There is much more where that came from , I am sure (I am not an expert on these things). But my point is that even though there is a huge amount of data being received by the eye, even more "detail" is being created by the manner by which the image is intepreted by the brain. Not that this "detail" is alway correct - have you ever seen one of those spirals that you stare at for a while and then look at your friend's head which starts to shrink (or expand)? Or check out this site. Or this one. The human brain acts like one of those "step-up" DVD players that convert movies from 480 to 1020 via image interpolation, not by actually knowing all of the the 1020 image information.

But this doesn't really affect Ben's "FE" Res idea (well, maybe the direct/peripheral vision stuff does). However, I don't believe that when we are walking around looking at stuff (or the BenHeck forums) we are using all of our rods and cones. What I mean is that all of the rods and cones might be receiving light and sending a signal to the brain, but the brain might be ignoring a big part. I am not totally sure of this, but it seems correct - and here is why: Ever notice how the most difficult time of the day to see is at dusk? This is because our brain isn't sure if it should be using color vision (primarily cones), or light/dark vision (primarily rods). During the day, we use color vision, while at night, we (generally) use dark/light vision. I think the brain automatically ignores a lot of the raw visual information it is recieiving based on the characteristics of it - if it is "bright" (or the cones are sending a lot of good, quality data), then it says "I think I'll use the cones here; rods - you are riding shotgun." On the other hand, if it is "dark," then it says "cones, you are looking a little weak right now, y'all are on the bench; rods! - get out a play!" Or something like that. So my point is that to mimic a FE Res, you wouldn't need to match the full "max resolution" of the eye, but (given the lightness of the image) how many rods/cones the brain would use to view the image.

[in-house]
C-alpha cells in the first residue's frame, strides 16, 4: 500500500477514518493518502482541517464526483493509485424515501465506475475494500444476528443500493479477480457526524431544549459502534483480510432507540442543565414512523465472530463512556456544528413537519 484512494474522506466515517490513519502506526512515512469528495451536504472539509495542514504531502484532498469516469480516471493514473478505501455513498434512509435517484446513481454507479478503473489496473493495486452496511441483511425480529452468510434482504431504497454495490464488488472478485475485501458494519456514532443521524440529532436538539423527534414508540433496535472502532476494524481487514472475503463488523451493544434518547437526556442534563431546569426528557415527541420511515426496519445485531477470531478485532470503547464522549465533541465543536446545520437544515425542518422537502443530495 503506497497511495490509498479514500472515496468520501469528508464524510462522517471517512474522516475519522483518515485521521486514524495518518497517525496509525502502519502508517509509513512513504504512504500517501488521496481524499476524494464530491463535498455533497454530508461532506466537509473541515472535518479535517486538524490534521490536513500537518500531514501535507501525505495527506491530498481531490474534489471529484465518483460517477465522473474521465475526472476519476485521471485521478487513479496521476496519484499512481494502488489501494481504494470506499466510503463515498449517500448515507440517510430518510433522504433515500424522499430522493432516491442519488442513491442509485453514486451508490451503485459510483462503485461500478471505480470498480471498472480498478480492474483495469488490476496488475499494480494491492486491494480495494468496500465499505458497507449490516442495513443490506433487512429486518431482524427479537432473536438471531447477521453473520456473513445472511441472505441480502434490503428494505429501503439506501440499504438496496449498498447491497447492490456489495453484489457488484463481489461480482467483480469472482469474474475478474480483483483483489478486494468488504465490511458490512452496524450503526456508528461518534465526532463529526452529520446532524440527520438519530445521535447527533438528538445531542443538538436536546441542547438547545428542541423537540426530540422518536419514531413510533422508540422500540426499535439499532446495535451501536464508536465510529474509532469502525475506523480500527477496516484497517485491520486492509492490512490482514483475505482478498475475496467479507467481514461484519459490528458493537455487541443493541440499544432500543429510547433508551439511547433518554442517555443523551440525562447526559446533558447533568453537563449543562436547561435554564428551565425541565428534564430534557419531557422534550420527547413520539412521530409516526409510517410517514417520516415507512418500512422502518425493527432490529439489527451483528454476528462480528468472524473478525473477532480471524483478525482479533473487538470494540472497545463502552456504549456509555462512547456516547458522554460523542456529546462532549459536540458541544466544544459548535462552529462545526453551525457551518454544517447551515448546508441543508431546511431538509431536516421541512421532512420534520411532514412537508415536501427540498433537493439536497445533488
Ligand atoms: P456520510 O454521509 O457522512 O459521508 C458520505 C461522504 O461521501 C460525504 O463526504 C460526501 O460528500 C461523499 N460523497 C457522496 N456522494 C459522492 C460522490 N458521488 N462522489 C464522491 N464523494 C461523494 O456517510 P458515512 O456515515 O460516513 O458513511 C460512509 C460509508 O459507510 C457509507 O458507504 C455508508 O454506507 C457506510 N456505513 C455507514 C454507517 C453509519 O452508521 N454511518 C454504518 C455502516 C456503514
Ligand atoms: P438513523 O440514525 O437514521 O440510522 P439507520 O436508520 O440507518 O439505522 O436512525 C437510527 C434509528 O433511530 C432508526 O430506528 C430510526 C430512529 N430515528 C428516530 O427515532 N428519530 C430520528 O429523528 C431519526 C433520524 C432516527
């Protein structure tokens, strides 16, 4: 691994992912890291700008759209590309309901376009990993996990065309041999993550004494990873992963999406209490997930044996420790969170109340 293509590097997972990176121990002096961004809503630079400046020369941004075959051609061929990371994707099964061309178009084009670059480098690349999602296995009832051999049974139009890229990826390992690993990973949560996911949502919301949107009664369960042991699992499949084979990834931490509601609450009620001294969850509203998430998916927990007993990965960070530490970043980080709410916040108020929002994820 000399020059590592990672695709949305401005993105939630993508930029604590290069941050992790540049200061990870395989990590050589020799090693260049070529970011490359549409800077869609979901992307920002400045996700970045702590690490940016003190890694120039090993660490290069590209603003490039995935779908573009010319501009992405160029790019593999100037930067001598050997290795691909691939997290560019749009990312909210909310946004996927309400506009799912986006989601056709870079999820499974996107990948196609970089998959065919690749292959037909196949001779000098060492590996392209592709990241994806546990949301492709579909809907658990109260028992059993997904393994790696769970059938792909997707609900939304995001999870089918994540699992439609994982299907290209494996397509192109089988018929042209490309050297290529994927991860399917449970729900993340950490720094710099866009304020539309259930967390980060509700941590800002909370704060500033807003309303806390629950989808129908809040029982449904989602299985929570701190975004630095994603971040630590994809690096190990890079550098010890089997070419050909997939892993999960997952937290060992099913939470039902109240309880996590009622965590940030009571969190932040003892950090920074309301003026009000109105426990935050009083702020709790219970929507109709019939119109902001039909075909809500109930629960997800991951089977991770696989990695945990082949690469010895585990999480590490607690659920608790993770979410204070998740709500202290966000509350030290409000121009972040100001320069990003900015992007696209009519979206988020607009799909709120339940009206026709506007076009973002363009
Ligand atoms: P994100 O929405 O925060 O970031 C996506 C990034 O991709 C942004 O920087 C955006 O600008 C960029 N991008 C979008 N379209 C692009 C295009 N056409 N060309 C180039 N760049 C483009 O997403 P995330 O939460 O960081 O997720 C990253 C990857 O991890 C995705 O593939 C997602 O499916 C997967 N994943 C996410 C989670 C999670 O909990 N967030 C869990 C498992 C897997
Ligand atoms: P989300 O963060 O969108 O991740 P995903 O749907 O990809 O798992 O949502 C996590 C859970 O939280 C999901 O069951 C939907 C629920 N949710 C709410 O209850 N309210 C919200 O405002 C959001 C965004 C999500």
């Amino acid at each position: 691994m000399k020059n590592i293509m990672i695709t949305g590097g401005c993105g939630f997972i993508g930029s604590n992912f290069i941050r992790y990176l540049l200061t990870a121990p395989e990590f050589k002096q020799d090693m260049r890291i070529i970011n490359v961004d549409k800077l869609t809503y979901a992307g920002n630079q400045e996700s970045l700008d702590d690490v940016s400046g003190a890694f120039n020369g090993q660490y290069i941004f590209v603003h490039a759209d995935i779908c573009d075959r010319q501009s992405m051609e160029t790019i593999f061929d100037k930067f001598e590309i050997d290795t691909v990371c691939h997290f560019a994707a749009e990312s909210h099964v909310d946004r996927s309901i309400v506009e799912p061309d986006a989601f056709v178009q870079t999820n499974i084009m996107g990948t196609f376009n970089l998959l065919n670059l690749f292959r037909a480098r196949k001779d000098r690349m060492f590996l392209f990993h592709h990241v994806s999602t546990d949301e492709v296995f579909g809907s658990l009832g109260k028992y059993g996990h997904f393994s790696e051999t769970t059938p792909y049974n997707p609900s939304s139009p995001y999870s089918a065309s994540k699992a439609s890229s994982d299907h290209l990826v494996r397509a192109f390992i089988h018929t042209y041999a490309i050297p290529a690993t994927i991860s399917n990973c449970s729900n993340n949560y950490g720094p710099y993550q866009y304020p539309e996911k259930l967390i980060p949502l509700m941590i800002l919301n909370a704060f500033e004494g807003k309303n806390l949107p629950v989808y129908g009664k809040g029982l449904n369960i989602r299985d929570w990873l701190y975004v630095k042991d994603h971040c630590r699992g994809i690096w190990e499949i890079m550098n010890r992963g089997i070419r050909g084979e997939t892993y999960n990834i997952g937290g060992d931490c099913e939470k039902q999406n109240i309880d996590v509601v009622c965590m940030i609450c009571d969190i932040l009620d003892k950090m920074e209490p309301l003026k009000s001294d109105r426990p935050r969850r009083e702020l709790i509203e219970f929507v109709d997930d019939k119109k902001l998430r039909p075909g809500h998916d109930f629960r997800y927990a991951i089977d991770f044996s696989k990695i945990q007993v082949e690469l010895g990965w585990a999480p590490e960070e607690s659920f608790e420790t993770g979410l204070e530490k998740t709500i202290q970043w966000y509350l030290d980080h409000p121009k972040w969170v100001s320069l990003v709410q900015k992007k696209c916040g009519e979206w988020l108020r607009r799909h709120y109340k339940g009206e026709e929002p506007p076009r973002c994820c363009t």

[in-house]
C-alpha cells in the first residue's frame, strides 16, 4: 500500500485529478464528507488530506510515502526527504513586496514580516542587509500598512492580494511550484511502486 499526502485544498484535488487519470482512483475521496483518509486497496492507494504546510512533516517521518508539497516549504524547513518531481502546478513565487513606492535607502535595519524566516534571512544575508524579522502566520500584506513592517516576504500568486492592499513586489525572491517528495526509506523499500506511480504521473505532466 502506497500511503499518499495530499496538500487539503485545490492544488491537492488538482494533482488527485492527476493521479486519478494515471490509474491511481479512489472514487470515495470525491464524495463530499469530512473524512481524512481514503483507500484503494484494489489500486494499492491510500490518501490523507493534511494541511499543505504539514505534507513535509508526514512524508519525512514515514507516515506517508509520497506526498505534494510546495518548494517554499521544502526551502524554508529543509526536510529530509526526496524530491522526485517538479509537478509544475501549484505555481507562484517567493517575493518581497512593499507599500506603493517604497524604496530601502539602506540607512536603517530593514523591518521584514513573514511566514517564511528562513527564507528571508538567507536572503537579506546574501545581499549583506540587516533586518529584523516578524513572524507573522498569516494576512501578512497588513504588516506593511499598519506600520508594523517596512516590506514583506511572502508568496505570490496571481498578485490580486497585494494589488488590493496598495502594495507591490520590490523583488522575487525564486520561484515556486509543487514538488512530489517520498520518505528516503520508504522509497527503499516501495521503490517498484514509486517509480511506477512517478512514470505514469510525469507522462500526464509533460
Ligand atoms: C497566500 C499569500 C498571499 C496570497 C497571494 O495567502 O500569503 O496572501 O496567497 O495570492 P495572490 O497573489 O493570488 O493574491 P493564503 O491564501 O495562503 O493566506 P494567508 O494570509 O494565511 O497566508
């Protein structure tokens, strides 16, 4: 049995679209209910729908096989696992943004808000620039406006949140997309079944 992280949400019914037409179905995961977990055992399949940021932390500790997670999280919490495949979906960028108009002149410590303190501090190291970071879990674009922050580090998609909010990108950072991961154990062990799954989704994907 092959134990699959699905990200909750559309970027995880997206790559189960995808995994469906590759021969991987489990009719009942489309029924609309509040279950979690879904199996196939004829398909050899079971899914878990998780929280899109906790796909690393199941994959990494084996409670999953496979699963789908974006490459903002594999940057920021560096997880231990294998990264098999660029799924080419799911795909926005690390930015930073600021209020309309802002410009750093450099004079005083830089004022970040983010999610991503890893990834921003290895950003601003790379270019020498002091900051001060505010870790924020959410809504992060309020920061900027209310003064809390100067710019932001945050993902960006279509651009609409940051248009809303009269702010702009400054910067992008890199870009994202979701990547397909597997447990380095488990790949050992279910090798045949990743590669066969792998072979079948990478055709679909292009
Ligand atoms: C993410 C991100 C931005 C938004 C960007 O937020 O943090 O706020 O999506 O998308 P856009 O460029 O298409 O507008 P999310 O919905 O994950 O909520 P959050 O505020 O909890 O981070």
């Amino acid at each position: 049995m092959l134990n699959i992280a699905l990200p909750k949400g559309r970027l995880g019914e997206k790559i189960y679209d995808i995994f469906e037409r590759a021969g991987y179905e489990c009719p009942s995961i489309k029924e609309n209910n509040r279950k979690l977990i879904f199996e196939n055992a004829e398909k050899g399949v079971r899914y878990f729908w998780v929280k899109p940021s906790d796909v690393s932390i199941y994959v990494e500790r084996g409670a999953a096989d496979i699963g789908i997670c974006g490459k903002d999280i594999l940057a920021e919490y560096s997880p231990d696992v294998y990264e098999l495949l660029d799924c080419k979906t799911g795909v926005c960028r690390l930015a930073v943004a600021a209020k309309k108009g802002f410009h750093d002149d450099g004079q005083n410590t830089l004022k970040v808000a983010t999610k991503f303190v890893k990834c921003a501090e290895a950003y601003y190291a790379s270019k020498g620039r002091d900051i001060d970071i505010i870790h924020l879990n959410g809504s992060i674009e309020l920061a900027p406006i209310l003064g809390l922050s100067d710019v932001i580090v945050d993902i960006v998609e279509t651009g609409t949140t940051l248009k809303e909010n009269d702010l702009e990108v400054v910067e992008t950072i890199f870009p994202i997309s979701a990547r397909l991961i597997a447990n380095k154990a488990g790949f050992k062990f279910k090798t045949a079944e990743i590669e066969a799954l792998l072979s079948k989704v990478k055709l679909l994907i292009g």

Sorry to have rambled so long.

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Post by benheck » Wed Jan 11, 2006 10:25 am

Yeah I've thought about this a bit. Like my monitors, total resolution is 3200x1200 and I can't see the pixels. Yet it takes up a good 1/3 of my vision.